"due to" issue

Subject: "due to" issue
From: "Vollbach, Elizabeth" <evollbach -at- LOGICON -dot- COM>
Date: Fri, 26 May 1995 10:54:16 PST

Mark is right; "due" shouldn't be used when it is not modifying a
noun. This reminds me of a complaint I've had for years about
incorrect contructions that we *have* to use in our documentation even
though we know it's wrong. For instance, the company you work for
insists you use a boiler-plate paragraph throughout its user guide
that contains some incorrect constructions. You want to rewrite it
but, even though that's why they hired you, they won't let you.
"That's the way we've always done it," they say or something similar.
So when you interview with other prospective employers, do you show
them this as an example of your work? I sure don't.

I've been in this predicament for years. I've found that regardless
of where I work, there's always that question, do I keep this as an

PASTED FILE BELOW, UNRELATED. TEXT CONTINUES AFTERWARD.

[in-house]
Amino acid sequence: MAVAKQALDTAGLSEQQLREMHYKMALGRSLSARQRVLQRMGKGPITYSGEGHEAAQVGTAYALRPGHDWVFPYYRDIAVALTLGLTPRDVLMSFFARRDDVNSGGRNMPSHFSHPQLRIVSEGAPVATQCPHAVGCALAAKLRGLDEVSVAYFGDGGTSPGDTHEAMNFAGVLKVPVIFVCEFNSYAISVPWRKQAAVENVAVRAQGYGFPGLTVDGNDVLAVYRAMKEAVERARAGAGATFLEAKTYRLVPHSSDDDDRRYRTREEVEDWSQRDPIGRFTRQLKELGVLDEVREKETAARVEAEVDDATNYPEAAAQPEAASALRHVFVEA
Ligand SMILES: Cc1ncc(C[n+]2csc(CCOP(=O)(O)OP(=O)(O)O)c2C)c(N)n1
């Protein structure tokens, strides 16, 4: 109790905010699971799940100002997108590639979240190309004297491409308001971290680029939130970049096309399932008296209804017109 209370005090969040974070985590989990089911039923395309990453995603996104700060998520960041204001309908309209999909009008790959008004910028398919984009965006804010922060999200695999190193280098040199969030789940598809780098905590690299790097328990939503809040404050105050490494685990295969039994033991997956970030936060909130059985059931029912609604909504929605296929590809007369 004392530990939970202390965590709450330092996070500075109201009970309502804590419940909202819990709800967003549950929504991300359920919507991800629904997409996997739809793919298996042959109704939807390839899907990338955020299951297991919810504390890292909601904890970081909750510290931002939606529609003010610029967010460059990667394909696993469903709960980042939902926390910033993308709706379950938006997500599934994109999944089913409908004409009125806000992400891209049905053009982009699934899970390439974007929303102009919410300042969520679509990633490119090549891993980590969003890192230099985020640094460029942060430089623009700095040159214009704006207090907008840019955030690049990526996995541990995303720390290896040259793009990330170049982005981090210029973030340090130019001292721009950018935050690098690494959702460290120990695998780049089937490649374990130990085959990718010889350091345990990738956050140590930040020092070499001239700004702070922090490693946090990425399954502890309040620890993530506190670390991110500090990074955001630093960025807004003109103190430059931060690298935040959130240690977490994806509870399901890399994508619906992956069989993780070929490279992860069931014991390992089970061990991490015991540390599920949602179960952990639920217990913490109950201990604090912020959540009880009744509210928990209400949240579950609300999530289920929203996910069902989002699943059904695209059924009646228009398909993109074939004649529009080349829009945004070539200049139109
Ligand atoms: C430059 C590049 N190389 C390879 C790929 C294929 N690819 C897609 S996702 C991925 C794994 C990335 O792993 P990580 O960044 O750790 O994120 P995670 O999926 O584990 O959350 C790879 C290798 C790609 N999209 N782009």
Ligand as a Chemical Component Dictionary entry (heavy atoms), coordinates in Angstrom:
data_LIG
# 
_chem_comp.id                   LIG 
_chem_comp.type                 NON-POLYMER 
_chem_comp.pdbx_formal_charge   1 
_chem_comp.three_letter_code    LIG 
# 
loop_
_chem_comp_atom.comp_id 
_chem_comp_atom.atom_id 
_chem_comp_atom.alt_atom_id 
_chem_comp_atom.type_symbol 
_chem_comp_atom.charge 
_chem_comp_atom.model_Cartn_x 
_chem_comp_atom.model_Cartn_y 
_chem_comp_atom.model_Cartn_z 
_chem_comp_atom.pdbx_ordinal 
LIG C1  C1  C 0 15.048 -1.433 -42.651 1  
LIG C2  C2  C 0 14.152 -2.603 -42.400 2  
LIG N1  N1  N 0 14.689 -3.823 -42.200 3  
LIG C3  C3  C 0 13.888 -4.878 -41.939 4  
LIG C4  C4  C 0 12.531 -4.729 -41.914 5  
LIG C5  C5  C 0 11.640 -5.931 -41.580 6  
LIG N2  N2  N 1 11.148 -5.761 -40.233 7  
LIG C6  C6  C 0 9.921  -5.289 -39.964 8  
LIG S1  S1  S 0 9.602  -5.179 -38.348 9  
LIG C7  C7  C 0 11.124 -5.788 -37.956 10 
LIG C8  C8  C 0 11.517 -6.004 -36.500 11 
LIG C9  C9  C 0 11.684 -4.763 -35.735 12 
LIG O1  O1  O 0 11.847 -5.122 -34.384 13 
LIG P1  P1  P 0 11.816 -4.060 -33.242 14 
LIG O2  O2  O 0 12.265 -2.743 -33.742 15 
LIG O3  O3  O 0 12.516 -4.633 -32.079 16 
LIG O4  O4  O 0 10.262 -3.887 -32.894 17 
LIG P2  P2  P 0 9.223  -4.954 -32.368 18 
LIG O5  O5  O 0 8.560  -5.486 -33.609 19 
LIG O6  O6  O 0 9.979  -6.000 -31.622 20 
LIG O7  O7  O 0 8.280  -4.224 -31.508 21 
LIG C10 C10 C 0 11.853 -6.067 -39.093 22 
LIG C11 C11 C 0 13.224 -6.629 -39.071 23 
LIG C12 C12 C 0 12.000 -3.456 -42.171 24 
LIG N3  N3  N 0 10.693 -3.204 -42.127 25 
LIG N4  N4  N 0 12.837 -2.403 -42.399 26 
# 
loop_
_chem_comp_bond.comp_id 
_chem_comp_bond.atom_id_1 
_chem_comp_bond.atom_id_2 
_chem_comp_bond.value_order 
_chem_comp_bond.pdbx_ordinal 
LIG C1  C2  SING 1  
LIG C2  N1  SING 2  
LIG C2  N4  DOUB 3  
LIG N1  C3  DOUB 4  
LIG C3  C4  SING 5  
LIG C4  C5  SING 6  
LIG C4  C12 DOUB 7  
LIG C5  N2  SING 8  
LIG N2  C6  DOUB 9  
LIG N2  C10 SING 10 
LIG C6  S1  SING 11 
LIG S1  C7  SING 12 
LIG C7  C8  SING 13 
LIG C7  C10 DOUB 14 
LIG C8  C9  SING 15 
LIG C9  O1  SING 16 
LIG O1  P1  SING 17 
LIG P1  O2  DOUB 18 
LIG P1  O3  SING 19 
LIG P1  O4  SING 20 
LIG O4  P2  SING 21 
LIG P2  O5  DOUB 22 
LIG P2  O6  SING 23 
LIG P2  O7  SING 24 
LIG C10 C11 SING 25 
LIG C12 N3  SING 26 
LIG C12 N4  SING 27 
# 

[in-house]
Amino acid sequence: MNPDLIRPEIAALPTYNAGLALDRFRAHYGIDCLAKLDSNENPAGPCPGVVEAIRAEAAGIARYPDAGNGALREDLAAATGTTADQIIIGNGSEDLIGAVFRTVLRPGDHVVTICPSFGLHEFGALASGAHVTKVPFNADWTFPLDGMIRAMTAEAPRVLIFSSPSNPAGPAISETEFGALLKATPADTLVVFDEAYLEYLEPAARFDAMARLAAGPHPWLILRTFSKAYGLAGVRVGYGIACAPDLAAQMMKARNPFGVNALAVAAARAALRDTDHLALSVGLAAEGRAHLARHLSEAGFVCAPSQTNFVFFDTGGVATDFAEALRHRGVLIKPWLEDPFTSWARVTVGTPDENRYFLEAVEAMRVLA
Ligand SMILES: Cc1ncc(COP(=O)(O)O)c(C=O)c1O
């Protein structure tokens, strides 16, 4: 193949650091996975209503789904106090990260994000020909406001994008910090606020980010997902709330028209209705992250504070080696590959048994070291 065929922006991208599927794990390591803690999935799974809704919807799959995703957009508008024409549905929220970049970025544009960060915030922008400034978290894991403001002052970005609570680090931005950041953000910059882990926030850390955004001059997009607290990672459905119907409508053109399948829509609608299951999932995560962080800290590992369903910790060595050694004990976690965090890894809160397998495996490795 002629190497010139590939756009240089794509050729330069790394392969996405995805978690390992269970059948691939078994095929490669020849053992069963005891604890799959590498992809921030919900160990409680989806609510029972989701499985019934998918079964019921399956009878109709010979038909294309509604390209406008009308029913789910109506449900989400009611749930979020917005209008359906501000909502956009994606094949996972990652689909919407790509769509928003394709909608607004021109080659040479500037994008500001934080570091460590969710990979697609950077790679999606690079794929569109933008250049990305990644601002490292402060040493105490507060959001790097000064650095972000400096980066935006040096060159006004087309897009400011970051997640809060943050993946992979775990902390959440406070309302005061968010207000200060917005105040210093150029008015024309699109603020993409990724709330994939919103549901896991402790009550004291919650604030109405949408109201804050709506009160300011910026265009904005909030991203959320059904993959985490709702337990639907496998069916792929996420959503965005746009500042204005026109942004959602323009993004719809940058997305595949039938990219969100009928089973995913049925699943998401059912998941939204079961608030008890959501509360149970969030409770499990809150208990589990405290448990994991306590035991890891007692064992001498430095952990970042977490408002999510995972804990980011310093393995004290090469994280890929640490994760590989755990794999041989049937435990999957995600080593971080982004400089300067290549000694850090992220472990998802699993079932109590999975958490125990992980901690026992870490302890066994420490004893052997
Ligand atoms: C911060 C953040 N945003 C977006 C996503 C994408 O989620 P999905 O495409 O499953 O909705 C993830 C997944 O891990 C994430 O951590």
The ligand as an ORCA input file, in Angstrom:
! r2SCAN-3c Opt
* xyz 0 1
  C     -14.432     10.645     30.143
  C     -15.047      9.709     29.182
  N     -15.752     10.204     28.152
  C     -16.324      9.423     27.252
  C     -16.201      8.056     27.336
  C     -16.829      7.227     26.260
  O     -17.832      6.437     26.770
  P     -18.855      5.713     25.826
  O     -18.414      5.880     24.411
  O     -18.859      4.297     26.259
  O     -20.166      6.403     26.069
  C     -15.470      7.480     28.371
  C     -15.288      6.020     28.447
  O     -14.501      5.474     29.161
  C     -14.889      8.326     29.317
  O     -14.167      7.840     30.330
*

example of *my* work even though it contains things I wouldn't have
written if I had had a choice? Or if I was an editor, editing someone
else's writing, sometimes that didn't really show *my* work, either.

Sure, I've listened to suggestions that I create something on my own
to show off. Come on; in the real world that just doesn't work when
you've been a tech writer and editor for 15 years unless, maybe,
you're looking for a DTP job. I even found, after I graduated from
college, that didn't usually work. They didn't care. It was just a
kind of cute thing to do.

Actually, even though I guess it sounds like it, I'm not looking for
advice. Just spouting off. I've found very good jobs with companies
that didn't even bother to look at writing samples, just considered my
resume and spoke with my references.

Beth Vollbach
San Diego, CA

Previous by Author: Re[2]: Re. Quark vs. PageMaker
Next by Author: Re: Writing is a talent
Previous by Thread: Summary: How long to create a help screen?
Next by Thread: Contractor vs employee

What this post helpful? Share it with friends and colleagues:

Sponsored Ads